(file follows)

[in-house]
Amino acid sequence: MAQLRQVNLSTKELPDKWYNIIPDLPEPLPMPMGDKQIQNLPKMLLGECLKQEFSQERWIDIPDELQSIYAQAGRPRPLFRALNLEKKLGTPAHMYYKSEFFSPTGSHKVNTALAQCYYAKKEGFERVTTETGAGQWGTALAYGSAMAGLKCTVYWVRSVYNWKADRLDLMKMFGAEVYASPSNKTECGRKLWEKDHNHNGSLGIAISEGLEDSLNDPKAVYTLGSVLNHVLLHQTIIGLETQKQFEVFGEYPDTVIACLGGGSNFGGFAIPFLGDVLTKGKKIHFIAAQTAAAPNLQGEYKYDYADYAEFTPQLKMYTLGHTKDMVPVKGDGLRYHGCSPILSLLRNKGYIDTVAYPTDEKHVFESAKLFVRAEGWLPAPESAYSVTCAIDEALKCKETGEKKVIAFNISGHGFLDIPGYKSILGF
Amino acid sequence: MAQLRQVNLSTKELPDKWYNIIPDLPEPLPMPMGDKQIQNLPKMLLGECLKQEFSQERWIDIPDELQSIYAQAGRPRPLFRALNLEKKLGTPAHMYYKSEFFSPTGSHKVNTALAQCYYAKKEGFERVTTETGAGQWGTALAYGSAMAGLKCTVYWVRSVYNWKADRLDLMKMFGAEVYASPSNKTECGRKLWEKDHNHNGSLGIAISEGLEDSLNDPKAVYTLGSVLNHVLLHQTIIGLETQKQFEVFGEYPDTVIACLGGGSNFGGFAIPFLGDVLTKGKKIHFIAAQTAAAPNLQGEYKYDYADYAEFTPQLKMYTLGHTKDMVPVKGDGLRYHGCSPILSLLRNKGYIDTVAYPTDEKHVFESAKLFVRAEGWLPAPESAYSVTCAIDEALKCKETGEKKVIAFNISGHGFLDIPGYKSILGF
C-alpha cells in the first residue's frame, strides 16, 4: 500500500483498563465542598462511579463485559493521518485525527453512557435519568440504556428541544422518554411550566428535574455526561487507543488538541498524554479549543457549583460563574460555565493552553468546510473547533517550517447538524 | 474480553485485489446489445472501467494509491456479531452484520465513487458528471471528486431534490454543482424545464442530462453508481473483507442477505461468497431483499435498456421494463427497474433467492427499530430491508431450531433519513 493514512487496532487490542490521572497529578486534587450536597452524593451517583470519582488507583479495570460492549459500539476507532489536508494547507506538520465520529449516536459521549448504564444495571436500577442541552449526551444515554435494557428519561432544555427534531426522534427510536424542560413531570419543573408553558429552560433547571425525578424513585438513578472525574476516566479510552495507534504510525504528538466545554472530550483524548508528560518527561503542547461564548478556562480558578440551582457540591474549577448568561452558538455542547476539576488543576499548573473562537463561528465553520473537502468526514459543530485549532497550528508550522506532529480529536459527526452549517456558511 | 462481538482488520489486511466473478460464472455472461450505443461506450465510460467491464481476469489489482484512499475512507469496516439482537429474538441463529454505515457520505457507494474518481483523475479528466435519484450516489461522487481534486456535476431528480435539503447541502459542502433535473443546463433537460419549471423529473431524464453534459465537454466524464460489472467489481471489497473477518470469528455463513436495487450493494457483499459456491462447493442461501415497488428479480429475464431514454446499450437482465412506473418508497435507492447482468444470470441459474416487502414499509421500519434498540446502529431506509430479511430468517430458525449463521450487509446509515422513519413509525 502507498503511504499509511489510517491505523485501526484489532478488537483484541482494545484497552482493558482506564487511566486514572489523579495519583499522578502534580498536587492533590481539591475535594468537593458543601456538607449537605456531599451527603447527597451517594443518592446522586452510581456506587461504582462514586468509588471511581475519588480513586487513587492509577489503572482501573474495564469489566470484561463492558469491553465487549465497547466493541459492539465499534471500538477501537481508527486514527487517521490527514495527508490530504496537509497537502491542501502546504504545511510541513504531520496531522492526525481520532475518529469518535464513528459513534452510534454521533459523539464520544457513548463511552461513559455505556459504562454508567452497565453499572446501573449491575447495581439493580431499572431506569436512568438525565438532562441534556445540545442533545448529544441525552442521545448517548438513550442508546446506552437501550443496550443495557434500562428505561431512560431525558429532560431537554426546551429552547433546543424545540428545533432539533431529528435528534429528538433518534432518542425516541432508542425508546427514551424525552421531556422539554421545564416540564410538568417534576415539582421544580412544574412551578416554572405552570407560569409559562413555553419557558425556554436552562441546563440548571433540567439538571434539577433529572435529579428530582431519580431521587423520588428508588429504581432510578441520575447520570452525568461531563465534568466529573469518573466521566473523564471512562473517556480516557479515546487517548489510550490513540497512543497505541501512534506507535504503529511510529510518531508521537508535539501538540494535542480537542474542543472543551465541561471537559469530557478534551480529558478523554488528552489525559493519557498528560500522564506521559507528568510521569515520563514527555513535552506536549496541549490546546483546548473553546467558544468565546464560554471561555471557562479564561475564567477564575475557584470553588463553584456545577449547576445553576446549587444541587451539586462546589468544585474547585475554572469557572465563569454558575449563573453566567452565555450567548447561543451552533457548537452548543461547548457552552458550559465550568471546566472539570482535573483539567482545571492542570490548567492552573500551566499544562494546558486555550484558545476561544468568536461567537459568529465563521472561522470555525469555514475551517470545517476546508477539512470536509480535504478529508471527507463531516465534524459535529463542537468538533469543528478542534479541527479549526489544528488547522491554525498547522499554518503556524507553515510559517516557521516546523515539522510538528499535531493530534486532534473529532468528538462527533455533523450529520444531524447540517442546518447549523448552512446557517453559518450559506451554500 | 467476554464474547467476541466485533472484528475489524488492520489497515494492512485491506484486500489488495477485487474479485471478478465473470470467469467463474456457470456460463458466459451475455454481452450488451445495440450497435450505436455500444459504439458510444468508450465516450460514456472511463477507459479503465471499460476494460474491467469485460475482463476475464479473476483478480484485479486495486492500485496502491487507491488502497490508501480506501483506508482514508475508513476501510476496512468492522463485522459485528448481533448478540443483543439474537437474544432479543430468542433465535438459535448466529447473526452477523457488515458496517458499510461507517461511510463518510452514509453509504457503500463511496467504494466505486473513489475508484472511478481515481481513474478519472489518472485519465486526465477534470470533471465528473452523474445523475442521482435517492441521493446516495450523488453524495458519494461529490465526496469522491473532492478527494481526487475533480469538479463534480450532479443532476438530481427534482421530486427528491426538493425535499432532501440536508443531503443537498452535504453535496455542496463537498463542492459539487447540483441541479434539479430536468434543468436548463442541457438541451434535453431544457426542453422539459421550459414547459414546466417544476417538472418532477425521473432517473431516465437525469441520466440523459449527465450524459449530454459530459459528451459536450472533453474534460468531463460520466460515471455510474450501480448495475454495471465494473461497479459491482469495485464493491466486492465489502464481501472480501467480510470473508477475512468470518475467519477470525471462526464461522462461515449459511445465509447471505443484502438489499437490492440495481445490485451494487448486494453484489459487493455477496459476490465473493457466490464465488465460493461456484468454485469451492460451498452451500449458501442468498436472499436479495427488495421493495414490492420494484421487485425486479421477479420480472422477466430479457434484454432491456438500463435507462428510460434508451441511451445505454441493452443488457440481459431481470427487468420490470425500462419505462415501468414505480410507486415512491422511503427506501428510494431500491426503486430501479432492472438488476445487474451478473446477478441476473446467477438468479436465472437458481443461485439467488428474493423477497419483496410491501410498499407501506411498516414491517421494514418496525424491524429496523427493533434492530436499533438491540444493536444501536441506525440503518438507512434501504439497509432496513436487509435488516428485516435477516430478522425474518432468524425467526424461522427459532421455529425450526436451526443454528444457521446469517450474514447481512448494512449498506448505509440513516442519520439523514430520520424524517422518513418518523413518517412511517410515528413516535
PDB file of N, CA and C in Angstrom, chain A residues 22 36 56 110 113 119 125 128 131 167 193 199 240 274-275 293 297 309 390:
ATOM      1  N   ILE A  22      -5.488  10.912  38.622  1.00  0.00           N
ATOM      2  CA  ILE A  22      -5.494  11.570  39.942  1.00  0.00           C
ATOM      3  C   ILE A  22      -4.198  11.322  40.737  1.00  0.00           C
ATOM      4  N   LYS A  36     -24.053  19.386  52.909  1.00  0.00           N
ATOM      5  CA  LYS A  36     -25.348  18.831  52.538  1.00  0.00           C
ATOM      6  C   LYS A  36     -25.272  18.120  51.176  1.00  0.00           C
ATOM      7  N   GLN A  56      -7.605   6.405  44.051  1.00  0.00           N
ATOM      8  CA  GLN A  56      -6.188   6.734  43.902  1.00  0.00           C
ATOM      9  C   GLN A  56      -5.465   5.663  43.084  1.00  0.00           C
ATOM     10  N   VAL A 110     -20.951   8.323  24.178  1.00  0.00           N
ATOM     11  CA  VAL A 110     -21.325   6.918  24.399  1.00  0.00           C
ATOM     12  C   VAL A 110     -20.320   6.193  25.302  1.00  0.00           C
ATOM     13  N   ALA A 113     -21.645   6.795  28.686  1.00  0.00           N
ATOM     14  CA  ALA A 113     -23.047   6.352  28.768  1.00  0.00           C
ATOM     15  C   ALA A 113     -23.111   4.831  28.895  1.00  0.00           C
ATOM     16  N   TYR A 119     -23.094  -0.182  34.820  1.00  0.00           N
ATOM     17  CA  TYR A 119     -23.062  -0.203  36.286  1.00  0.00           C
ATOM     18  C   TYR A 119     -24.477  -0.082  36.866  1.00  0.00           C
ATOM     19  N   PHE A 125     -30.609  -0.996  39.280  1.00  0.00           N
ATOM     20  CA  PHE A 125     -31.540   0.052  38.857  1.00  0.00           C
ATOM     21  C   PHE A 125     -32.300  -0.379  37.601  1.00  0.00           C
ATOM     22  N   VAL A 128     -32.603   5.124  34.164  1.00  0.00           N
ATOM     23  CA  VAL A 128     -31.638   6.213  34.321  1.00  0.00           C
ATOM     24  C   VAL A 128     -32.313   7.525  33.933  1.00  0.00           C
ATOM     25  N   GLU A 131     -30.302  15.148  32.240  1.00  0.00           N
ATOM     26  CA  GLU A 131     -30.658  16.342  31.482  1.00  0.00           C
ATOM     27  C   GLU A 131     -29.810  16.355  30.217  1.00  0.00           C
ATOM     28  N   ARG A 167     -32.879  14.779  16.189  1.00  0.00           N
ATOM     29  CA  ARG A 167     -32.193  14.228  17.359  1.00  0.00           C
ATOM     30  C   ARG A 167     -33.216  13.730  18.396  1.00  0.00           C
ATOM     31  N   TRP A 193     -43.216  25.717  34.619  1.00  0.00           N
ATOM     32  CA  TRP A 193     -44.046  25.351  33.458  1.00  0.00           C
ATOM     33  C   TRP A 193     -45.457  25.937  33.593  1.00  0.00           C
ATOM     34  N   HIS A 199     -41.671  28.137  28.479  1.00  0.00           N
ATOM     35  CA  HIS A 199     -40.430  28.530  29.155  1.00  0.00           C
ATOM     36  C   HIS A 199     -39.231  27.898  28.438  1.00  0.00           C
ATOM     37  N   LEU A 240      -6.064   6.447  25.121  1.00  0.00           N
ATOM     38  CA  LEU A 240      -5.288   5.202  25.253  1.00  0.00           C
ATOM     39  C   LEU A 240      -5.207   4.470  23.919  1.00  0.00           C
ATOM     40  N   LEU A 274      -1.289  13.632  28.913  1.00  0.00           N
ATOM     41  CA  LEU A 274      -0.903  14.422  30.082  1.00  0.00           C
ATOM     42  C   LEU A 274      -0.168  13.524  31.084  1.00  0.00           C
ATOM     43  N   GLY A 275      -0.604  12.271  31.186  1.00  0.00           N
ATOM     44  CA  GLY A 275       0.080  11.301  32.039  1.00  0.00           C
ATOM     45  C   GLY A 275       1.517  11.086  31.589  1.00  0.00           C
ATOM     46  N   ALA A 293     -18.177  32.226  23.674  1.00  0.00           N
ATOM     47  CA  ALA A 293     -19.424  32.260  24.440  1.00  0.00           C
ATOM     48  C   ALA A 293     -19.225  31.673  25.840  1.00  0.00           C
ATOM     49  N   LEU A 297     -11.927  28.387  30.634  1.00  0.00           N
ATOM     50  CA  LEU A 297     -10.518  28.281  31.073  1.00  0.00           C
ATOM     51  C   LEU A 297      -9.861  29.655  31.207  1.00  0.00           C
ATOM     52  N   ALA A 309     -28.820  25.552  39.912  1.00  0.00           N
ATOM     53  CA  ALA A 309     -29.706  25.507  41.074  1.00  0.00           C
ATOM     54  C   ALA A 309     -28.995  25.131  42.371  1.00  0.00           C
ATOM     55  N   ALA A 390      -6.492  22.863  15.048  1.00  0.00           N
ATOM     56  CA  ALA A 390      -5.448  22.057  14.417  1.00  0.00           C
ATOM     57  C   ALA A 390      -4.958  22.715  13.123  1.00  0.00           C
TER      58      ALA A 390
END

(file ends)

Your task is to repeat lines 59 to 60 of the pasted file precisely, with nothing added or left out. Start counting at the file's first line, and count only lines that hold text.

ATOM     54  C   ALA A 309     -28.995  25.131  42.371  1.00  0.00           C
ATOM     55  N   ALA A 390      -6.492  22.863  15.048  1.00  0.00           N